Shares of Intel Corporation (NASDAQ:INTC) shrugged off a weak first quarter of 2013 to rally in the second quarter. By mid-June, Intel stock was trading 24.8% higher year to date, soundly beating the Dow Jones Industrial Average (Dow Jones Indices:.DJI)‘s 16.9% gain. But the high didn’t last long. Intel came back to Earth over the last week, and now it trails its Dow peers for 2013. The chip giant reports earnings next Wednesday. Is this the right time to buy Intel Corporation (NASDAQ:INTC) stock — or to back away slowly?
Let’s see. The price plunge over the last few days owes to renewed fears regarding the death of the PC. Not one, but three analyst firms downgraded Intel this week, sending the stock 4% lower overnight. They all questioned Intel’s ability to keep margins stable in the swiftly changing market, where the company has missed the boat on tablet and smartphone sales.
Here’s where it gets a little weird. The just-released Haswell chip is seen as such a strong bet on mobile markets that this week’s skeptics see it cannibalizing higher-margin desktop and server products. Damned if you do and damned if you don’t, right? According to this logic, Intel Corporation (NASDAQ:INTC) shouldn’t try to adapt to new markets, because the old ones are just too comfortably profitable.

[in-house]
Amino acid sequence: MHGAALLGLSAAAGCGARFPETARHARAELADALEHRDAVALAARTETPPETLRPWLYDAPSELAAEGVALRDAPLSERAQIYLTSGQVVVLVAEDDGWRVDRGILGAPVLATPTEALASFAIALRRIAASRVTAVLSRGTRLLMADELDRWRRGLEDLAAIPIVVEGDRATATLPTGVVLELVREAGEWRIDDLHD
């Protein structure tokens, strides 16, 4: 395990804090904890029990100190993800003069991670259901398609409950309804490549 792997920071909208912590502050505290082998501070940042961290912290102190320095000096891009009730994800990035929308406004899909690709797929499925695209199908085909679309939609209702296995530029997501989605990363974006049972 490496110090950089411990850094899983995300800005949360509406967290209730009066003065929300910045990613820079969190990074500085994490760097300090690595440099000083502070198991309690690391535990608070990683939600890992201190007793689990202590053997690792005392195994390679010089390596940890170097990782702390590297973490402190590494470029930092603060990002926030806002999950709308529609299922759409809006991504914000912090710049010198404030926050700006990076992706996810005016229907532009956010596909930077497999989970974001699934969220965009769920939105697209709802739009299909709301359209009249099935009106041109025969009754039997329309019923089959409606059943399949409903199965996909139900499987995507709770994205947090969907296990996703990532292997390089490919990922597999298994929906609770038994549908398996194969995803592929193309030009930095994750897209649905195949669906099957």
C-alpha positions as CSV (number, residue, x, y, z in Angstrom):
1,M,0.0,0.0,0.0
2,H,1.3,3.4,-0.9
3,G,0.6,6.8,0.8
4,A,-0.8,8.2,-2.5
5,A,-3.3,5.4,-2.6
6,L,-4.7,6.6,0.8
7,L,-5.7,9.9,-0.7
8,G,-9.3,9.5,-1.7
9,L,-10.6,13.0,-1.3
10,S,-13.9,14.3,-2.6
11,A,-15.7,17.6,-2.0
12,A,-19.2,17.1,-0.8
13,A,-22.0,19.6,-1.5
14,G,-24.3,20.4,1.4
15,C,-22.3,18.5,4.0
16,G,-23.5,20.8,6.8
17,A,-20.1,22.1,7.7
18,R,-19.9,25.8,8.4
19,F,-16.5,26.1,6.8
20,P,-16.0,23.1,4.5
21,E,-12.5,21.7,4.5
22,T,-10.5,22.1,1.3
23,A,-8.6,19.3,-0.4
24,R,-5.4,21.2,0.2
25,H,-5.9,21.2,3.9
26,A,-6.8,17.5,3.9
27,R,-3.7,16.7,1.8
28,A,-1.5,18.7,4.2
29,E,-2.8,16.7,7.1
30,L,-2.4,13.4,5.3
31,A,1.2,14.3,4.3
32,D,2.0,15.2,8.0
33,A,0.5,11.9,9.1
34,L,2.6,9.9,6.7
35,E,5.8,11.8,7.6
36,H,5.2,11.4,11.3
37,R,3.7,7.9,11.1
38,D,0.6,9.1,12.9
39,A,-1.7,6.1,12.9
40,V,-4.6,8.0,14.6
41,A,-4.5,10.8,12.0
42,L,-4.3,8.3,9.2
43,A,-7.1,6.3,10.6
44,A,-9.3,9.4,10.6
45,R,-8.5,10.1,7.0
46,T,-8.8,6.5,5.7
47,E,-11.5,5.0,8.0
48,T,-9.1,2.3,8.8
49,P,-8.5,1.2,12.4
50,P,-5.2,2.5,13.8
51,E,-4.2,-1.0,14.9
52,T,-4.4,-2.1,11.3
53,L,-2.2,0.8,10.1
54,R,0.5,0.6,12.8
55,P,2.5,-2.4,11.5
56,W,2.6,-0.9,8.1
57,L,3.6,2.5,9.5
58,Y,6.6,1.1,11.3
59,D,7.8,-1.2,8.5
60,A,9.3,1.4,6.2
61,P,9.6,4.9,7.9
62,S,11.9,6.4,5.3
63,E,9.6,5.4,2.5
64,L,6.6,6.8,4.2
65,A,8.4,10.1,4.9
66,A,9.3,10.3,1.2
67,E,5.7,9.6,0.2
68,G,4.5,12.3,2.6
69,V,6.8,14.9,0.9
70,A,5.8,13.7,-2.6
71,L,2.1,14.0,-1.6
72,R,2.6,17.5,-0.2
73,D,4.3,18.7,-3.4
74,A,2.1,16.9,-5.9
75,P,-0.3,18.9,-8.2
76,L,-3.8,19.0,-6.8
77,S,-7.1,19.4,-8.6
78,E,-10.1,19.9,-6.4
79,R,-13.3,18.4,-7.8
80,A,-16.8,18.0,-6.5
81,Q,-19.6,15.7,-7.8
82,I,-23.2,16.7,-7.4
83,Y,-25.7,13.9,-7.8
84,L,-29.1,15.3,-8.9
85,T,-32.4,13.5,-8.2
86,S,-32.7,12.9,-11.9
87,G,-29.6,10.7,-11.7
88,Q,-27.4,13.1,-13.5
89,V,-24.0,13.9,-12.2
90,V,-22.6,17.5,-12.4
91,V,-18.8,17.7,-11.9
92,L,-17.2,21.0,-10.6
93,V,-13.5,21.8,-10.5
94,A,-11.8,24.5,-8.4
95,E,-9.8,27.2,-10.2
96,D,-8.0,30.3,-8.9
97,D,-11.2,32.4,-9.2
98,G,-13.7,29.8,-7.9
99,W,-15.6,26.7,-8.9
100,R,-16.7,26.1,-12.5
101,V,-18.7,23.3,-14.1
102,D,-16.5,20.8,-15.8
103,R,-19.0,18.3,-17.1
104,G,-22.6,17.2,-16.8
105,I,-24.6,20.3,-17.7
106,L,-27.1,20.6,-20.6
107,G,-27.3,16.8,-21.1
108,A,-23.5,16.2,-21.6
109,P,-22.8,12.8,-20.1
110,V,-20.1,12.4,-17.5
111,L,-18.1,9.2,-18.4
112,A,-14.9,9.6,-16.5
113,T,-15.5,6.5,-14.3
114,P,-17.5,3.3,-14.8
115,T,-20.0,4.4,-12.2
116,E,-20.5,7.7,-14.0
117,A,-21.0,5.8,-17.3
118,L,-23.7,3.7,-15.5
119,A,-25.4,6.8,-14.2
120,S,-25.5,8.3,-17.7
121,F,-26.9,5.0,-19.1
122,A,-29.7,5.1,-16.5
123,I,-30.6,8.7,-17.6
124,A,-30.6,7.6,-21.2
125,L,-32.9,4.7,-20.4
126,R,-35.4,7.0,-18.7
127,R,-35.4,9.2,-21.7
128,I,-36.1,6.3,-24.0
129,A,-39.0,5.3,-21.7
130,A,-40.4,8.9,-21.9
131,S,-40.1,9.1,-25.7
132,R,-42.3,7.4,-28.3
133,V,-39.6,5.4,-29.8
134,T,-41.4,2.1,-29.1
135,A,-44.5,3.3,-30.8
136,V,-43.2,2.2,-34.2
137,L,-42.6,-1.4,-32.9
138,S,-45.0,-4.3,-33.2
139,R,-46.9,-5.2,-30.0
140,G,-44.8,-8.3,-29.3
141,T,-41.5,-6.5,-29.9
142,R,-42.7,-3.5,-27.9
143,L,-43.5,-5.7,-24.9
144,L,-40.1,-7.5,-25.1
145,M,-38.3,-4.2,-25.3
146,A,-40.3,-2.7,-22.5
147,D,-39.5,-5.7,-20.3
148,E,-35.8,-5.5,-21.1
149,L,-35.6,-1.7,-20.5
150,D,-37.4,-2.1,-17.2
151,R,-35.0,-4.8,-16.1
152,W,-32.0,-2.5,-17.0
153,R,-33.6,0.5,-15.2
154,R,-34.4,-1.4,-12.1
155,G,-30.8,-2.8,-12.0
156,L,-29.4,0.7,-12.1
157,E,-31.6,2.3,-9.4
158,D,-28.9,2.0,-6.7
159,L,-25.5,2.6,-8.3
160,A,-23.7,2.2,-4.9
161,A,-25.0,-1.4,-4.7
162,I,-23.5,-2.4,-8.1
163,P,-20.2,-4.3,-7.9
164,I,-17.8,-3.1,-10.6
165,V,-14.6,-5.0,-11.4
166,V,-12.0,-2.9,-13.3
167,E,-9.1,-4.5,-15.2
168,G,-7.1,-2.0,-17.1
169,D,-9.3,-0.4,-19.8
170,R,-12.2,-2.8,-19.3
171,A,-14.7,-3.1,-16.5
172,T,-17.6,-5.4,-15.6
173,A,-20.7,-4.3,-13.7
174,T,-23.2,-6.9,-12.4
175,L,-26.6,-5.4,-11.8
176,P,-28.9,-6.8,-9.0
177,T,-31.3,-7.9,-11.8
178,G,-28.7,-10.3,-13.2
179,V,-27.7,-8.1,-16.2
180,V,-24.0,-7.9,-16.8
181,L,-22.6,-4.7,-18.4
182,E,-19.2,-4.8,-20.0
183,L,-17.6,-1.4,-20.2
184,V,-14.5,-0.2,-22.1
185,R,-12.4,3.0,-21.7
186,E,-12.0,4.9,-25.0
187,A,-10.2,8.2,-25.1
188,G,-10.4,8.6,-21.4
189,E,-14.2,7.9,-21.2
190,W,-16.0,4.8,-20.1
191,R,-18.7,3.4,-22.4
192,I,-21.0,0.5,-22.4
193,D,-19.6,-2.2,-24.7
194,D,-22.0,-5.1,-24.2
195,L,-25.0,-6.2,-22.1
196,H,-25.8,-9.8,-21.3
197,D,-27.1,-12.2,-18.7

Well, the litmus test is about to begin. The new Haswell chips are available today, and they’ve been chosen to power a handful of brand-name tablets. Dell Inc. (NASDAQ:DELL) has a $1,200 tablet available with Haswell inside. Hewlett-Packard Company (NYSE:HPQ) announced Haswell-powered tablets last month. The Dell model runs Windows 8 and doubles as an ultrabook by swinging the screen around. We’re still waiting for details on the HP slates, but they’re likely to follow Dell into the Windows world.
Intel chips do support the Android operating system, which is more of a proven quantity in the tablet world than anything Microsoft Corporation (NASDAQ:MSFT) has produced, but Windows remains the easiest way to combine tablet and laptop functions.
These tablets may not be game-changers, but they are solid entries into the tablet market by a collection of companies desperate for some success. Dell and HP have tried their hands at tablets and phones before, with disastrous results. Microsoft has been selling smartphone software since before the iPhone boom, but it never broke through to mainstream success. And, as we have already established, Intel Corporation (NASDAQ:INTC) sure could use some mobility muscle to make up for dwindling PC sales.